Here are the new pages for the intranet, and they show the structure. The global navigation consists of content types. Topics appear throughout, usually in the main body of the page. You can swap out topics depending on what’s important to your organization at the moment.
The first approach explicitly states the design decisions. The second approach addresses them, sure, but doesn’t differentiate them clearly. Confronted with the second approach, meeting participants may struggle to find something to respond to. In the first approach, the designer invites critique of three specific design decisions.
Good feedback depends on knowing what to respond to. This is more than just asking “What do you think about X?” It’s showing your work, explaining how you arrived at X, such that people providing feedback can zero-in on its parts. This framework provides a vocabulary for the entire conversation. After hearing some feedback from participants, the designer might summarize what she heard:
You said you’re not sure where the flexible schedule policy would go, right? Remember I said I used a two-dimensional structure? There’s a “policies” content type, that’s the first dimension. Flexible schedule is part of the HR topic, under scheduling. That’s the second dimension. HR topics will be fixed in the design, so users will always be able to find that information on those pages. Do you think that will be a problem for employees?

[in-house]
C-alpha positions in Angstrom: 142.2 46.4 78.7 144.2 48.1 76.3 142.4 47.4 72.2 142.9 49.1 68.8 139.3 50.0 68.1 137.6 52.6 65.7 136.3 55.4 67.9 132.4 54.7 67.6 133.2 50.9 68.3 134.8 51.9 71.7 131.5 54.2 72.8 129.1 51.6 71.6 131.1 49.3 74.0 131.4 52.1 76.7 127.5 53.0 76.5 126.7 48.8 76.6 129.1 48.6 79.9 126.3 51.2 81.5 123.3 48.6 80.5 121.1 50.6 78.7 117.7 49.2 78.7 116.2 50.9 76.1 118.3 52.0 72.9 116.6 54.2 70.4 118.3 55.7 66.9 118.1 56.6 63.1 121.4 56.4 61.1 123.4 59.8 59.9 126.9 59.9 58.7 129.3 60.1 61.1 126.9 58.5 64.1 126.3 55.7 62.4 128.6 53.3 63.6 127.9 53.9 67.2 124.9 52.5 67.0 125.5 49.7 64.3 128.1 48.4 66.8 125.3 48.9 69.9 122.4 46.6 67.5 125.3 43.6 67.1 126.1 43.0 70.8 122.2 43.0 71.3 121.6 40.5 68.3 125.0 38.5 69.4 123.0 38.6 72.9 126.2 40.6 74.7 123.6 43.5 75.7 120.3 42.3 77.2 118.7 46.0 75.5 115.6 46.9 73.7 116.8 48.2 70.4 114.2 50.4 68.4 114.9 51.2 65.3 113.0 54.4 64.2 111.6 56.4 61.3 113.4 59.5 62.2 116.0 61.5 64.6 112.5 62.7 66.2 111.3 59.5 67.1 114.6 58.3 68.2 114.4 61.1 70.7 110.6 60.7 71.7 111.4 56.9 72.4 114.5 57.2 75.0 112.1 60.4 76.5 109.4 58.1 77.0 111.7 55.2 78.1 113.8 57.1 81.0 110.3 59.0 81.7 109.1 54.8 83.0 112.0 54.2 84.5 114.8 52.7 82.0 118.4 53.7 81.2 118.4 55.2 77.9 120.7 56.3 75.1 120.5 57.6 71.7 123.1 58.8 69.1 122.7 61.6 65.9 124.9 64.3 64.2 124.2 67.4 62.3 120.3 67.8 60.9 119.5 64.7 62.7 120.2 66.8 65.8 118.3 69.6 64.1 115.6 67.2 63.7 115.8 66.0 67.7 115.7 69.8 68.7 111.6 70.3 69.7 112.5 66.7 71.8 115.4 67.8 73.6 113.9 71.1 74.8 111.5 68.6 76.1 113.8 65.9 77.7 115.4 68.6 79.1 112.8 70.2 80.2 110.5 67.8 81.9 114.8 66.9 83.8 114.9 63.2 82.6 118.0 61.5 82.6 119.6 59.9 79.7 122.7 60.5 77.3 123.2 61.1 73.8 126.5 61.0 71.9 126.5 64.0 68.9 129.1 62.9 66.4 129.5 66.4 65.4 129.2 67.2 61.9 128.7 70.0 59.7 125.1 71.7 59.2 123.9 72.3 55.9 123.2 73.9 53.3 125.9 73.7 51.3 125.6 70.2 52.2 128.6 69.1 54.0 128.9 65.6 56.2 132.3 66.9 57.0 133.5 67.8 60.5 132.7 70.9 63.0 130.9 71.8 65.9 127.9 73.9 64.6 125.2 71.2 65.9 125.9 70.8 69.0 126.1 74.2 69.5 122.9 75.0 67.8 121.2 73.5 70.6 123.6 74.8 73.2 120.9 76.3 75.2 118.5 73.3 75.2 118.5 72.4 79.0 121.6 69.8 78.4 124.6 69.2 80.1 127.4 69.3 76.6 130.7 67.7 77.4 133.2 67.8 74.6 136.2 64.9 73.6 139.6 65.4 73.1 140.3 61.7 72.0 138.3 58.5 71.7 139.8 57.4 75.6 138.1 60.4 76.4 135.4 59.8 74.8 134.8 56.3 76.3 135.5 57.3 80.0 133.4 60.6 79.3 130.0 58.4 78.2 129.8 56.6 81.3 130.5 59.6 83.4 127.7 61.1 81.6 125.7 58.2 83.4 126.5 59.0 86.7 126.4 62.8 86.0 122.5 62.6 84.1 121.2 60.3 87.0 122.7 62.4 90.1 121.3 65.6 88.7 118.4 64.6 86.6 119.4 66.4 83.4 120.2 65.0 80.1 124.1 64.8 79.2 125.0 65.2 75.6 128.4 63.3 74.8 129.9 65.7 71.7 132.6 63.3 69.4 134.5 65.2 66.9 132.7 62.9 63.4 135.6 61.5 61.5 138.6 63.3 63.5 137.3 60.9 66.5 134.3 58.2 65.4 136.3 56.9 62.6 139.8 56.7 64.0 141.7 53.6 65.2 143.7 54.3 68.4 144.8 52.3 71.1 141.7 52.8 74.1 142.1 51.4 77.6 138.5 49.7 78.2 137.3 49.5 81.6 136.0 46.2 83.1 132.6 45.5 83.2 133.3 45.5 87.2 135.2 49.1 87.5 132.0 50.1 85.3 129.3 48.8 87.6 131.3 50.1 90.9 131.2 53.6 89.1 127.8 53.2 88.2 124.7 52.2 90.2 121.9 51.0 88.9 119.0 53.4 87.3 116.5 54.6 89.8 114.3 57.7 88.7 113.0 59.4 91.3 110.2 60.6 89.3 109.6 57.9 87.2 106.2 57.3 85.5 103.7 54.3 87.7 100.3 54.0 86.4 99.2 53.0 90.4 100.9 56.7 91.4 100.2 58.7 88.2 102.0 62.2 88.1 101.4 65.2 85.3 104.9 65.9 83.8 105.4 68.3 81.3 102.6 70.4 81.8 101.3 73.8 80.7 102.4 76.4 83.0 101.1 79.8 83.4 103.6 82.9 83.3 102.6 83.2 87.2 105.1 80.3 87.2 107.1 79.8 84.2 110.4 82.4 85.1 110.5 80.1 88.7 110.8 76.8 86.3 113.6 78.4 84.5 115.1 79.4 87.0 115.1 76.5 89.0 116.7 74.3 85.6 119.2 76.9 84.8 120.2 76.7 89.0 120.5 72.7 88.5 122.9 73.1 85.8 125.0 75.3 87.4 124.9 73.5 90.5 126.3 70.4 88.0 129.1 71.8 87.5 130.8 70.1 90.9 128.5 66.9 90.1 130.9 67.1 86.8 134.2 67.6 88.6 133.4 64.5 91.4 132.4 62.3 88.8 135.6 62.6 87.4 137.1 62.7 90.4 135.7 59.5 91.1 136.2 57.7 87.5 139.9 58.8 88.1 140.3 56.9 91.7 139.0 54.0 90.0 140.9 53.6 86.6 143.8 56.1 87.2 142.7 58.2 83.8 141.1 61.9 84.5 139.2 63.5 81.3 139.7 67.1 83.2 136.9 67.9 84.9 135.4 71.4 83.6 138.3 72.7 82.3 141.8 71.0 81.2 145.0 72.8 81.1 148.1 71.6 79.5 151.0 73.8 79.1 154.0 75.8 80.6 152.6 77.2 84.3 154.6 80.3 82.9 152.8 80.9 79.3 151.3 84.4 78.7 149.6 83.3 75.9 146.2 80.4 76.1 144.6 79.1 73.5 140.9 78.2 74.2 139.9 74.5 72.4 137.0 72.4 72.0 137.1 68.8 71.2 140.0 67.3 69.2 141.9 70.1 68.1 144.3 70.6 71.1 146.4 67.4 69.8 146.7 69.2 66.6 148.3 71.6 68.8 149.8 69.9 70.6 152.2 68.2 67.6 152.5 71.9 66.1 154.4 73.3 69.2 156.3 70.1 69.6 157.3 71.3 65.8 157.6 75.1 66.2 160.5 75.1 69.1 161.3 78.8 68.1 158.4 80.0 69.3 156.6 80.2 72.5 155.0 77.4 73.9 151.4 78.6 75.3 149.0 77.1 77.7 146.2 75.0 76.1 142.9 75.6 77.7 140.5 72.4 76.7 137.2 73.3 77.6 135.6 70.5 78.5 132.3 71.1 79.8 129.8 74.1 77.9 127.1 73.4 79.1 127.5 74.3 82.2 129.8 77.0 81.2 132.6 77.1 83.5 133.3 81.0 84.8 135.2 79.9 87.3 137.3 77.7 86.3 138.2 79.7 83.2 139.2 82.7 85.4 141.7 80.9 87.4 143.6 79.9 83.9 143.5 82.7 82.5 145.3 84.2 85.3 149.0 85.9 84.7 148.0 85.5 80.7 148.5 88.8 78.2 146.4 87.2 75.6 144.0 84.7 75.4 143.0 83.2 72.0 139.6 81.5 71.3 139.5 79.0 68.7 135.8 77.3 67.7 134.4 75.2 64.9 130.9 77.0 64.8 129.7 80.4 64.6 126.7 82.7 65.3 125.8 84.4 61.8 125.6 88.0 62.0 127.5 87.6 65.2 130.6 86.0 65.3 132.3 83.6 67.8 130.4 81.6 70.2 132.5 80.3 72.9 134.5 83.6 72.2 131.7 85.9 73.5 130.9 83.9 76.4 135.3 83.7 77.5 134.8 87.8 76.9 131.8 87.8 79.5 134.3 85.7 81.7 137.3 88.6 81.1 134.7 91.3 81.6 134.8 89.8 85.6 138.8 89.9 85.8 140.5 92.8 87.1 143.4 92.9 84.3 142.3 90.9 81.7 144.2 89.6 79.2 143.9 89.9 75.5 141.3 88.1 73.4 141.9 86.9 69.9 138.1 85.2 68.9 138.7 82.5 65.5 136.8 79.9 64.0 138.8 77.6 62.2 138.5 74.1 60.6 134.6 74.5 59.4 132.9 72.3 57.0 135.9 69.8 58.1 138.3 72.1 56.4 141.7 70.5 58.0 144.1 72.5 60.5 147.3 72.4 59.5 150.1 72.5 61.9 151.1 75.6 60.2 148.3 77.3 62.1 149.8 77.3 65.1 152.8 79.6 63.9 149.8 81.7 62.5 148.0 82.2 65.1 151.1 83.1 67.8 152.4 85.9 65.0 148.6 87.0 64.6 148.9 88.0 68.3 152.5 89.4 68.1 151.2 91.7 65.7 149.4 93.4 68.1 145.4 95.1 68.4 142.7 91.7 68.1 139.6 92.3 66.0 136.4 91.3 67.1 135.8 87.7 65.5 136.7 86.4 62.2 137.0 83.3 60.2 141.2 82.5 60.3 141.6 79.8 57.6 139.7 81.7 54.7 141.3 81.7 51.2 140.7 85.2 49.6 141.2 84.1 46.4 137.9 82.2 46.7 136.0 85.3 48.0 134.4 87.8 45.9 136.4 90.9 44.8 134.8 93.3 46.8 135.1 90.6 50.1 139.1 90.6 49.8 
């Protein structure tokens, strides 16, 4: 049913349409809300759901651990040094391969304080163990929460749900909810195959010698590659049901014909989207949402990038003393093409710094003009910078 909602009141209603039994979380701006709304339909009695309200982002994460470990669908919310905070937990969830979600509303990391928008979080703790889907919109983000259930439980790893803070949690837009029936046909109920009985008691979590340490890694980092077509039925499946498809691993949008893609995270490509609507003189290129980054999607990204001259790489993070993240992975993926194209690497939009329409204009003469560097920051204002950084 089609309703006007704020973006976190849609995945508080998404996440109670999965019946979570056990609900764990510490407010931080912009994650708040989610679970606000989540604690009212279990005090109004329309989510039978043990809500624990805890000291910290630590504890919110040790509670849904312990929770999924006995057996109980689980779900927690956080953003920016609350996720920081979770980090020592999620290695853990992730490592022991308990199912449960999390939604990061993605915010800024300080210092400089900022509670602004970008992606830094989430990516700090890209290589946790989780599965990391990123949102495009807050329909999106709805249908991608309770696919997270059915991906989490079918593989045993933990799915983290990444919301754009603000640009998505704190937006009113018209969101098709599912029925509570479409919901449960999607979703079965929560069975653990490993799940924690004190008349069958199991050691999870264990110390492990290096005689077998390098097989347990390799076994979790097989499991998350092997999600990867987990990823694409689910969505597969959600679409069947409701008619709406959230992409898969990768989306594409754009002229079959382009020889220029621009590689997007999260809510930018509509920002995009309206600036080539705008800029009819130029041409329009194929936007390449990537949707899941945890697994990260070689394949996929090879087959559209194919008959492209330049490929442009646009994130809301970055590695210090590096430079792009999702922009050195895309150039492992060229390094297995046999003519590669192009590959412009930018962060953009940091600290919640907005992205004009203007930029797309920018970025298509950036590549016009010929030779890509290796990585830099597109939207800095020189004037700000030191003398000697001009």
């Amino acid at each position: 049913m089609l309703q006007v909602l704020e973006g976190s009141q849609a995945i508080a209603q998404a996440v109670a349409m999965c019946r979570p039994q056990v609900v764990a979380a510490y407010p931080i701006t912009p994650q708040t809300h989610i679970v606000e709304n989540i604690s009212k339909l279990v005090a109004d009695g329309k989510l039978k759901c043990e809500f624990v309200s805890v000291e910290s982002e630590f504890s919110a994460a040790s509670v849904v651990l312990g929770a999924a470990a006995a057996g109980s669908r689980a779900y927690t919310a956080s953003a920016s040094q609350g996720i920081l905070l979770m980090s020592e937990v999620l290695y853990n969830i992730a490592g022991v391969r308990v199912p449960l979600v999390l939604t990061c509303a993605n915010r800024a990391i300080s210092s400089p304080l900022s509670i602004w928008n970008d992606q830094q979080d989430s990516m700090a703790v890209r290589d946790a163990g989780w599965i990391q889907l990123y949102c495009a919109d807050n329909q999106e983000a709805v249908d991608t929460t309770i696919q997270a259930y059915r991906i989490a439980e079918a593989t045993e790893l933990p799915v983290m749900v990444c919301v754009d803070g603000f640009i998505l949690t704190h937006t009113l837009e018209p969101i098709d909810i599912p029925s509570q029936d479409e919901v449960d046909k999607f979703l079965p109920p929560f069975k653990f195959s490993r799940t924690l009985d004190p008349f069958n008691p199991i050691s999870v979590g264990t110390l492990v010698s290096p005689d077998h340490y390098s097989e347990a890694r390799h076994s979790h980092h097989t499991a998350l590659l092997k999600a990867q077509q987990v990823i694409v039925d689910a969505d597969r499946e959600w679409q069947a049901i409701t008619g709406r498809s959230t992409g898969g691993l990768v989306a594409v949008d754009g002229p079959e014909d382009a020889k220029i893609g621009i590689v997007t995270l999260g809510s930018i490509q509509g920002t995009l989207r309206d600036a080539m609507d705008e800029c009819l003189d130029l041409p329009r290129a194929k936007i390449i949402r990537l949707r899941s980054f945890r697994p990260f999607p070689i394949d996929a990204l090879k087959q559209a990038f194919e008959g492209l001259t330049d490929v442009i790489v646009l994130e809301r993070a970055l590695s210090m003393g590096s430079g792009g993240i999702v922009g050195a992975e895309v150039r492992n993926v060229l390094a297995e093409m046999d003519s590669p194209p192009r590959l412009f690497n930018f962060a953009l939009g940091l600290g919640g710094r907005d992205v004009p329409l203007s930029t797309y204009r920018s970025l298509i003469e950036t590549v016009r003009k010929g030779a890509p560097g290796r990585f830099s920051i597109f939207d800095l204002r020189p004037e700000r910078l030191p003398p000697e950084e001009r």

Position the conversation
Besides questions and preparation, the last ingredient for better design reviews is attitude. I sit in design reviews all the time where designers get to the end of their presentation and behave as if they’ve accomplished the meeting objective. They see the presentation as the most important part of the conversation, not the subsequent discussion. Sometimes, they take up the entire meeting time describing the design without allowing time for discussion.
Designers must instead set the tone at the beginning of a meeting and during the presentation that they’ll be interested in feedback. A slight shift in attitude can set a different tone, and encourage designers to prepare equally for the design presentation and the ensuing feedback.